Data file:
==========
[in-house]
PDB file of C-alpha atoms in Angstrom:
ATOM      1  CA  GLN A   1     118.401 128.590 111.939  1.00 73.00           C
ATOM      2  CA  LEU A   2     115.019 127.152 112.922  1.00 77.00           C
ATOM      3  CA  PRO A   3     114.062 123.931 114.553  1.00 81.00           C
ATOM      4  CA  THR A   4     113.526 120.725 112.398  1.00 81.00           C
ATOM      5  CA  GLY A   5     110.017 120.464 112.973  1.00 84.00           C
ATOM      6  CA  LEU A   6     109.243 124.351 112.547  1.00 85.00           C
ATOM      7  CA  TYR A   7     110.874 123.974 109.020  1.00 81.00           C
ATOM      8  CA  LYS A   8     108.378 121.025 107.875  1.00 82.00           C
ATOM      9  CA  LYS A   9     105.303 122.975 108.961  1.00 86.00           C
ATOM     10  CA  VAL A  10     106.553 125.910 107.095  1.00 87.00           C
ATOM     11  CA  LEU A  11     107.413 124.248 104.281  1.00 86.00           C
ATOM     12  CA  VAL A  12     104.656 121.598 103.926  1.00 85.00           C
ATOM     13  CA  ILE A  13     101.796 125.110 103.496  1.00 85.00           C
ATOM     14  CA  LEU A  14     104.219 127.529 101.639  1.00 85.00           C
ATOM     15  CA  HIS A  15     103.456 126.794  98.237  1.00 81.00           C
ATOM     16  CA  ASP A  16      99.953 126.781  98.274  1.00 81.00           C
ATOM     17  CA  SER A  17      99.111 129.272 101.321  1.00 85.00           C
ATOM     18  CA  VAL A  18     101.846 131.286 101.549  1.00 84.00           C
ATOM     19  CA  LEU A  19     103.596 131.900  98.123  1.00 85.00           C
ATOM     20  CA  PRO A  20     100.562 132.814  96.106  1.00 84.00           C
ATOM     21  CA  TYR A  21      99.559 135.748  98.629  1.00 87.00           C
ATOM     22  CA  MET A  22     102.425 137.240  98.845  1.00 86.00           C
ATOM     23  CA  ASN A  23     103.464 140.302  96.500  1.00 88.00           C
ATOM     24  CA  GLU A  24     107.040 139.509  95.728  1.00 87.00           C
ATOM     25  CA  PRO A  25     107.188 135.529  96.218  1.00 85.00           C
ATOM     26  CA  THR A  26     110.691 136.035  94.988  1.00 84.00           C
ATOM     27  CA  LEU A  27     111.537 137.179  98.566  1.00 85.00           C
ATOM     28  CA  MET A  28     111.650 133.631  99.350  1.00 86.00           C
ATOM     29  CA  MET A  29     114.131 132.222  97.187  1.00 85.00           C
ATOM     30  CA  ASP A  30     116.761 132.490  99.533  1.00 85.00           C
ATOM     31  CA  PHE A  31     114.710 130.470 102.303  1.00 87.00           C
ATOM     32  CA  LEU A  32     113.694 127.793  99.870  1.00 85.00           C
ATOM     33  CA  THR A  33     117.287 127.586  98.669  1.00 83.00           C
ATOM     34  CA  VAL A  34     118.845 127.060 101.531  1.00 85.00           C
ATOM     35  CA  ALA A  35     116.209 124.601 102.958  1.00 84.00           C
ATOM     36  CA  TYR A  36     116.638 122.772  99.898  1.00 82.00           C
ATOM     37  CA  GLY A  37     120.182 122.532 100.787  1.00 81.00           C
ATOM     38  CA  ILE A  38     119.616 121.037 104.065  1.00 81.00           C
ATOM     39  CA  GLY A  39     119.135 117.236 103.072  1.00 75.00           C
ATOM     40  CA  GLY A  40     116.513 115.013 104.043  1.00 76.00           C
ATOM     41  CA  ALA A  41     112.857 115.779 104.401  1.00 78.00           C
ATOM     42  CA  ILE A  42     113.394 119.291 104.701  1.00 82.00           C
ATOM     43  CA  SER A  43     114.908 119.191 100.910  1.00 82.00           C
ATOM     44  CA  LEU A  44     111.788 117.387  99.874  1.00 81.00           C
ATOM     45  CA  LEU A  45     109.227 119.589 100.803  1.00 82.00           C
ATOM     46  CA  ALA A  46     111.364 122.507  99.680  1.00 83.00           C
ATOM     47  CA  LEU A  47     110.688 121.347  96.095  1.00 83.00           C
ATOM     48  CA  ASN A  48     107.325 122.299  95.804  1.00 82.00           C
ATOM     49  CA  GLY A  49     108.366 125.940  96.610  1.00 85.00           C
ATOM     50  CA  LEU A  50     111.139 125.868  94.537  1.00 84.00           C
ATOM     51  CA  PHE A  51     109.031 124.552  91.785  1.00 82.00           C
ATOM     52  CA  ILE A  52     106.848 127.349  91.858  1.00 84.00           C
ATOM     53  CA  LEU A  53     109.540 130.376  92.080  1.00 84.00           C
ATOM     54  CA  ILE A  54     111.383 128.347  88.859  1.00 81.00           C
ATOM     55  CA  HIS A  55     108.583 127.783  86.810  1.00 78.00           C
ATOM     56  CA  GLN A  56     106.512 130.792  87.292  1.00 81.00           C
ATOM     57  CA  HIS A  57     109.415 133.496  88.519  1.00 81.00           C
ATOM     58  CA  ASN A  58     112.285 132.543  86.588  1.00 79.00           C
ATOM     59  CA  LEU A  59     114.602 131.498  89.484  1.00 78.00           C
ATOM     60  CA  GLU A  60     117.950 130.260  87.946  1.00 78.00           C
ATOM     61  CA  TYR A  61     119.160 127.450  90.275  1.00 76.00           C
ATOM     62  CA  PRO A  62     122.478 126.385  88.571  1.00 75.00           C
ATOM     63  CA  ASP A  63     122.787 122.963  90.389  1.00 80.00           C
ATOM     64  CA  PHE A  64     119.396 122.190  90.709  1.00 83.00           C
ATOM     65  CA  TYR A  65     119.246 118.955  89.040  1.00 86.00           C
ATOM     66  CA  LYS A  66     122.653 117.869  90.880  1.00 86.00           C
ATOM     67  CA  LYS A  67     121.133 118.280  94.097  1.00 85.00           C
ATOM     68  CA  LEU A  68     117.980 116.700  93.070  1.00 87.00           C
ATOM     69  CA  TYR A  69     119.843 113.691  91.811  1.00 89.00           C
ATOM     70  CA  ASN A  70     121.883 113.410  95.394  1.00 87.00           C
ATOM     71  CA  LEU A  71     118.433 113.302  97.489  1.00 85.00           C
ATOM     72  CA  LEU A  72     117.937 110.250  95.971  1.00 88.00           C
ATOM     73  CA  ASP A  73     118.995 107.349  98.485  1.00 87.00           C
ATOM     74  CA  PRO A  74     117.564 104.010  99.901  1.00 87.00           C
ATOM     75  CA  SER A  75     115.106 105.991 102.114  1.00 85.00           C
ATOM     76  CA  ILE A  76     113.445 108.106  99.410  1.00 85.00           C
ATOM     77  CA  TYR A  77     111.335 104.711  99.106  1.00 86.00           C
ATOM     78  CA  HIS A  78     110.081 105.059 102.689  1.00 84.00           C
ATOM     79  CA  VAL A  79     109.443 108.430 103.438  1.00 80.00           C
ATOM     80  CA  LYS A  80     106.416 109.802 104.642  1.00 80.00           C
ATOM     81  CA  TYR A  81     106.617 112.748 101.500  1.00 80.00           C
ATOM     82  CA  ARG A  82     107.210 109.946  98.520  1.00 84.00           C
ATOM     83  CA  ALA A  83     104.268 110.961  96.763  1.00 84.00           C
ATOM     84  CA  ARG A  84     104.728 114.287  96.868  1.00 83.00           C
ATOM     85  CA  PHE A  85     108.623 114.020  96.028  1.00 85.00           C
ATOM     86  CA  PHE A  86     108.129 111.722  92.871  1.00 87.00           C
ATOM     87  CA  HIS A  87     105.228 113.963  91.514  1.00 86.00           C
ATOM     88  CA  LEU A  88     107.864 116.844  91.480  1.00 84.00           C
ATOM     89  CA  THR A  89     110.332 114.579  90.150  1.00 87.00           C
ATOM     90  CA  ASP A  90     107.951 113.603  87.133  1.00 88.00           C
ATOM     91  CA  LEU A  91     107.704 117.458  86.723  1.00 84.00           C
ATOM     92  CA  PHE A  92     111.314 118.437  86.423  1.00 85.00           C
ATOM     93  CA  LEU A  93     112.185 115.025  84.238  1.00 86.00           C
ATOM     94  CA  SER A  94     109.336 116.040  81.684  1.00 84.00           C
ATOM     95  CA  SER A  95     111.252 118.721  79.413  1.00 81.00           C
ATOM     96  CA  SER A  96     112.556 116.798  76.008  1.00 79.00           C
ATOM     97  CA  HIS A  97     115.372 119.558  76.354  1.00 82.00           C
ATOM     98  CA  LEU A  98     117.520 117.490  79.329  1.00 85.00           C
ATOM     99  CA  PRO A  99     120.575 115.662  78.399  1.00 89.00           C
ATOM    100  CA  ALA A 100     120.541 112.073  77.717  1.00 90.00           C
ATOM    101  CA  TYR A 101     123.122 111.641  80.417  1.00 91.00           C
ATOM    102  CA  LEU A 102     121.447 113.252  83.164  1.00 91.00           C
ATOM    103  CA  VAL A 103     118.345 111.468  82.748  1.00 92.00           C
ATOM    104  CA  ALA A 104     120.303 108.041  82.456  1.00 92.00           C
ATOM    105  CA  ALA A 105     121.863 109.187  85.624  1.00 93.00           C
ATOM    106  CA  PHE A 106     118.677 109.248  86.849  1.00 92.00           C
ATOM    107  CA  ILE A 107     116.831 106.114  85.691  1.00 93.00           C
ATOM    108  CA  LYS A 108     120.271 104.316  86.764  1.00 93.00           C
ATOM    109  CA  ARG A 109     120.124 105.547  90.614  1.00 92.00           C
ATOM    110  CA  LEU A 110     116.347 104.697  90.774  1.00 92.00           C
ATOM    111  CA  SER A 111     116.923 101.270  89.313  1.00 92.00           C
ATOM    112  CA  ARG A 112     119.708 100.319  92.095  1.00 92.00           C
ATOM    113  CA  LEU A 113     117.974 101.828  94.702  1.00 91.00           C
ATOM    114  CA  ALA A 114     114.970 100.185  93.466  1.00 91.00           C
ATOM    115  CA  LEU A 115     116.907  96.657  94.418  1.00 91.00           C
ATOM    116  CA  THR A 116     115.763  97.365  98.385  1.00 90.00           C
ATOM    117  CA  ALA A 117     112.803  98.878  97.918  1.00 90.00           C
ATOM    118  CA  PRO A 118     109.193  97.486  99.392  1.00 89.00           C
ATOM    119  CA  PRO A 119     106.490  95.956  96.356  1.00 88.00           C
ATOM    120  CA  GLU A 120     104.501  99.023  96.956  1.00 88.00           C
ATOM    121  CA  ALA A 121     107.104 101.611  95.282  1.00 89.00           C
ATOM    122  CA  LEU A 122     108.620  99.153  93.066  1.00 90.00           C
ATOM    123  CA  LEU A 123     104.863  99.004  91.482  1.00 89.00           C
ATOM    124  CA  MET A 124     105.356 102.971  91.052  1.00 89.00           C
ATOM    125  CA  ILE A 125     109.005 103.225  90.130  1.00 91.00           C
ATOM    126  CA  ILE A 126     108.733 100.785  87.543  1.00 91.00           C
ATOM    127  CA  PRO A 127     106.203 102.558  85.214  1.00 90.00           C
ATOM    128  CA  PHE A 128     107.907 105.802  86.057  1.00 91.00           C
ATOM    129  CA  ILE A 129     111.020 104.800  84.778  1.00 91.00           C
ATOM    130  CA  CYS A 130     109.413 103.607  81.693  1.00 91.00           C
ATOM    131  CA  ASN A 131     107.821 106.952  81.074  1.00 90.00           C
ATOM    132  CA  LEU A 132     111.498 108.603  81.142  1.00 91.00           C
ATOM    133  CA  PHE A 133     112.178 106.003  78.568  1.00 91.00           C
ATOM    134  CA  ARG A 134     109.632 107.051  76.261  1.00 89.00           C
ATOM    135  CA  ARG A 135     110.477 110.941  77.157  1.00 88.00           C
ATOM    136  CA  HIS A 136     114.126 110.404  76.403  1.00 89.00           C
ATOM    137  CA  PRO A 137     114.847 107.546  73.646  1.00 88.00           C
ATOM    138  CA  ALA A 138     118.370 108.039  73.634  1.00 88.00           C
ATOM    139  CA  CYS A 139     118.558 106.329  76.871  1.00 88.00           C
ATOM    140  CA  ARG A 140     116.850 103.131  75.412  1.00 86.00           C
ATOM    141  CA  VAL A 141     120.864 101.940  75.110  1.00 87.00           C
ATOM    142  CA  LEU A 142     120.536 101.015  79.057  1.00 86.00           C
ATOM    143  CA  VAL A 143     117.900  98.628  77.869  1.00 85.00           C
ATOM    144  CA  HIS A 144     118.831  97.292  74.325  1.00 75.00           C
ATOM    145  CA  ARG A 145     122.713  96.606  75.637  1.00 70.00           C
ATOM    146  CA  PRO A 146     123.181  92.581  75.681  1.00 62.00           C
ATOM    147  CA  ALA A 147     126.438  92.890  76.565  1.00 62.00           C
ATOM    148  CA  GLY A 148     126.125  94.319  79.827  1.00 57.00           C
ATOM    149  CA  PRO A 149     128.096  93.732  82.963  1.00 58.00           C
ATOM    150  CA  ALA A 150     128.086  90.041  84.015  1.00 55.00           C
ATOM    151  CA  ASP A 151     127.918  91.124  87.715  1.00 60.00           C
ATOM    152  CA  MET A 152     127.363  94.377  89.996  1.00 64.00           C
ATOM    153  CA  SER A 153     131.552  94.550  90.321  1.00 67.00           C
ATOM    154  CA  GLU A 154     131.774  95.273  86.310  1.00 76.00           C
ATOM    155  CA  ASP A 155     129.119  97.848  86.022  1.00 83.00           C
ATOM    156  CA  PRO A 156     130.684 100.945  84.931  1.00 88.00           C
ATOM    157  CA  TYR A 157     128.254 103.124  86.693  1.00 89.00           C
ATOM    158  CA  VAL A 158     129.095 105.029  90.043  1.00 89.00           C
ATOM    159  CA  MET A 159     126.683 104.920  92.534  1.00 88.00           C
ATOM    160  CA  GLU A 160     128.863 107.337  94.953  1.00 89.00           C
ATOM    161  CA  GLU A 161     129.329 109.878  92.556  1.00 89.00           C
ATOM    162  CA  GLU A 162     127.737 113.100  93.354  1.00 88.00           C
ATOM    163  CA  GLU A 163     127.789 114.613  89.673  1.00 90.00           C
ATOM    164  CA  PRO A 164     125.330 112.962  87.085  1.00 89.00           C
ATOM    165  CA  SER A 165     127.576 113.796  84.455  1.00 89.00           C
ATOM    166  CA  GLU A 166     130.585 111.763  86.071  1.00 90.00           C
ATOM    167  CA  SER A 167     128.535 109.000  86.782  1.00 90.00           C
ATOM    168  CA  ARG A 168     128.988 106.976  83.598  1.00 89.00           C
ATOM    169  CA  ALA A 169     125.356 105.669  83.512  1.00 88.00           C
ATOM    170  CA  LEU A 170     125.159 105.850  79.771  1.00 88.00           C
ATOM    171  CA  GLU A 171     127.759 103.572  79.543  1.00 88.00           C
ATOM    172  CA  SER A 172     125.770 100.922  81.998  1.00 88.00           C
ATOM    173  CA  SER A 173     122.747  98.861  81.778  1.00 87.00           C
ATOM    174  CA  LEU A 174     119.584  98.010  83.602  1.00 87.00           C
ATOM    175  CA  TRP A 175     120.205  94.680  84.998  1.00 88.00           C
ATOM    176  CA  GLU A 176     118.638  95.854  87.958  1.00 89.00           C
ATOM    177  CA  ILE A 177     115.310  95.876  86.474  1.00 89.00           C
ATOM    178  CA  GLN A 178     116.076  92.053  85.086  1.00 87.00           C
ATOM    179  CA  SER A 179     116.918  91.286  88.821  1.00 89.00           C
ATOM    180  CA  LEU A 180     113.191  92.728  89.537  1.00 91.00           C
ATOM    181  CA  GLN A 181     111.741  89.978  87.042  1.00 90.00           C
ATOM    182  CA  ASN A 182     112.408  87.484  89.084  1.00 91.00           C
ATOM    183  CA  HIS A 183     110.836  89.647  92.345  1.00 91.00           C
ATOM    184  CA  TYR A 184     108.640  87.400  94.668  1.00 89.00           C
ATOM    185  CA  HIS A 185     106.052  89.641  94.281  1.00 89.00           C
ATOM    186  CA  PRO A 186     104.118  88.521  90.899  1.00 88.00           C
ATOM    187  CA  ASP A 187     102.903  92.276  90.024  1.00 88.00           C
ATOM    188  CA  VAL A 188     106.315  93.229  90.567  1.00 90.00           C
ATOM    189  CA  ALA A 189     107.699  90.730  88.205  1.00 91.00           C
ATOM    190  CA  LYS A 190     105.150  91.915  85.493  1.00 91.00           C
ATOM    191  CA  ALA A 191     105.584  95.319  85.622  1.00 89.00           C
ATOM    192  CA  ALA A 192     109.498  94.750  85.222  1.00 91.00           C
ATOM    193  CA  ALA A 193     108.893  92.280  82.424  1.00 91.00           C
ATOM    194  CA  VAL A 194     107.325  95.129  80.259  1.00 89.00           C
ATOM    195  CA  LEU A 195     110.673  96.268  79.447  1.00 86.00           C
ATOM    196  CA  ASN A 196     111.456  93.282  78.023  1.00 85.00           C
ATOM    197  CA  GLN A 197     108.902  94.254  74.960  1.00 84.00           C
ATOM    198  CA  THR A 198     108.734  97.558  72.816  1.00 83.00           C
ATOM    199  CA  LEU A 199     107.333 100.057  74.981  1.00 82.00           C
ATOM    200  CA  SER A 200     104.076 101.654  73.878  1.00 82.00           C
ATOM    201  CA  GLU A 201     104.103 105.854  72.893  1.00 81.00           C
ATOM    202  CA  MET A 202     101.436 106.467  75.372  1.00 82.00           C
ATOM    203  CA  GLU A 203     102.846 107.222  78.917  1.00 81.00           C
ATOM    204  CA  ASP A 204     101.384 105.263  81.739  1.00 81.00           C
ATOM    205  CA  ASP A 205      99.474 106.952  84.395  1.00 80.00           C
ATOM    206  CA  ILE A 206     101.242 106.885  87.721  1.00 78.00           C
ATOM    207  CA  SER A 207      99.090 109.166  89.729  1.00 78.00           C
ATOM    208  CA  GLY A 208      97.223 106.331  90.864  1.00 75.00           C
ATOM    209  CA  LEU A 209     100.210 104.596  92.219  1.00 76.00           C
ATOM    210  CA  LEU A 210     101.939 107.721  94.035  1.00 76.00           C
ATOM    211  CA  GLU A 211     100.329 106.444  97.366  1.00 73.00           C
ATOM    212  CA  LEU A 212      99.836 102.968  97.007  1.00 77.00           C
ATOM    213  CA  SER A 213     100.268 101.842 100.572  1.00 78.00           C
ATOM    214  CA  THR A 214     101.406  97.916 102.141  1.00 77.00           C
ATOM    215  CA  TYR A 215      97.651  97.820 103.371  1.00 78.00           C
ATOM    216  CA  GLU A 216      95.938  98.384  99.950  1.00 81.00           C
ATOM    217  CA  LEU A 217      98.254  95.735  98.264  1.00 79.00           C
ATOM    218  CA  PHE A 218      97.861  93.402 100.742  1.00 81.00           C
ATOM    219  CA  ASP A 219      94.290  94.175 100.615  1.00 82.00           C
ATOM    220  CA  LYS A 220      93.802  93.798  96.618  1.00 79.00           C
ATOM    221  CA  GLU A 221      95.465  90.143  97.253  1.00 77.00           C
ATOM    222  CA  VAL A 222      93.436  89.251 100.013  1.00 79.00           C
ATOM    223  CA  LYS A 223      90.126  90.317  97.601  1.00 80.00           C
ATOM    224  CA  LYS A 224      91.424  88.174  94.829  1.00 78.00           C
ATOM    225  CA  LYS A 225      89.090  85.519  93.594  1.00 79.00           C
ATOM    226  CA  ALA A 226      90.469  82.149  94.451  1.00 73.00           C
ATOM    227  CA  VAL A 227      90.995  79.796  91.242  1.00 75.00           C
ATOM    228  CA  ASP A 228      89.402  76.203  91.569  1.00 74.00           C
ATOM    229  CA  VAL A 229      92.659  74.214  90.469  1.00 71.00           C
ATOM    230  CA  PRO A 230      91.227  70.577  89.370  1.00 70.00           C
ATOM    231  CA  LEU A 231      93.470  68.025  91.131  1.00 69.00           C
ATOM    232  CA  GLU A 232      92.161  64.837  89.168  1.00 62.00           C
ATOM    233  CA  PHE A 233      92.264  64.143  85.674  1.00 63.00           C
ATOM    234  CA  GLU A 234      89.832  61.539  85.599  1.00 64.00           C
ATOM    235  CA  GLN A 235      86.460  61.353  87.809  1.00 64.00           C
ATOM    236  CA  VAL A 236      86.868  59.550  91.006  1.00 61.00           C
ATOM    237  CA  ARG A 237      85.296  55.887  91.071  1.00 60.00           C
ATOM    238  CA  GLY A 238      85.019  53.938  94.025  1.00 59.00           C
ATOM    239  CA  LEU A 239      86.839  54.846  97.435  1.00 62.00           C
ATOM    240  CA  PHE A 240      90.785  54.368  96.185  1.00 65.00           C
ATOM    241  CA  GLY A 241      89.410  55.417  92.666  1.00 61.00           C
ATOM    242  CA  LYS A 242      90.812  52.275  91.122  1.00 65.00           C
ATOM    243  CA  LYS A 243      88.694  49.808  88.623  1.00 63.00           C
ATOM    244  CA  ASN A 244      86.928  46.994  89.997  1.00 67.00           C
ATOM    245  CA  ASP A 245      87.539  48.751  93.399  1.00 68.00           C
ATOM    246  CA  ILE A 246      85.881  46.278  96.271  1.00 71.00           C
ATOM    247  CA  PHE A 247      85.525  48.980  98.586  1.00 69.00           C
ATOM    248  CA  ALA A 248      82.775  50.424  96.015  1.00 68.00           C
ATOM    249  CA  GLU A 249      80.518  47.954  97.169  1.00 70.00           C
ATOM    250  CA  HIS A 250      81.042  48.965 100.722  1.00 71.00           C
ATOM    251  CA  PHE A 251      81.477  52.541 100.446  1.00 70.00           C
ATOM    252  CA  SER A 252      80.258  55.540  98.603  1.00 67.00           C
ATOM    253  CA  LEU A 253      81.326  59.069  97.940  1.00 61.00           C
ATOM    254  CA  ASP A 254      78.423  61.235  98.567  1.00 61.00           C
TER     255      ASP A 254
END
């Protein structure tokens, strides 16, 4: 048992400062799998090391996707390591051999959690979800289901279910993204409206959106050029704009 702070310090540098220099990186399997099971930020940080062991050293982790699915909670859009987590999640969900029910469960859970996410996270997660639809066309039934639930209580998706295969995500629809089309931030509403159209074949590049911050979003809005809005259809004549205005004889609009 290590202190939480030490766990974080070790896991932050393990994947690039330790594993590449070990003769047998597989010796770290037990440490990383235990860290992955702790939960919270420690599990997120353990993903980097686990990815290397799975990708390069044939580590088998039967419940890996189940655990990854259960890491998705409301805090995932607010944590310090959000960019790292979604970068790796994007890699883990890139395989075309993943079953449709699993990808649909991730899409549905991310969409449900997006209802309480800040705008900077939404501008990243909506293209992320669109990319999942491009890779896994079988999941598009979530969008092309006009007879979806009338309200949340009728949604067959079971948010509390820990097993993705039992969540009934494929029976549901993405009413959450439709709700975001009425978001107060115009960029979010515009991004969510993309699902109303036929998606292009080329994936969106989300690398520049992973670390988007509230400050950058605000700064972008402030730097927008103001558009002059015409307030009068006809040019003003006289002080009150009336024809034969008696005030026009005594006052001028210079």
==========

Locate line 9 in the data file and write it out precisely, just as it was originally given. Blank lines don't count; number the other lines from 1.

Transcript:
ATOM      7  CA  TYR A   7     110.874 123.974 109.020  1.00 81.00           C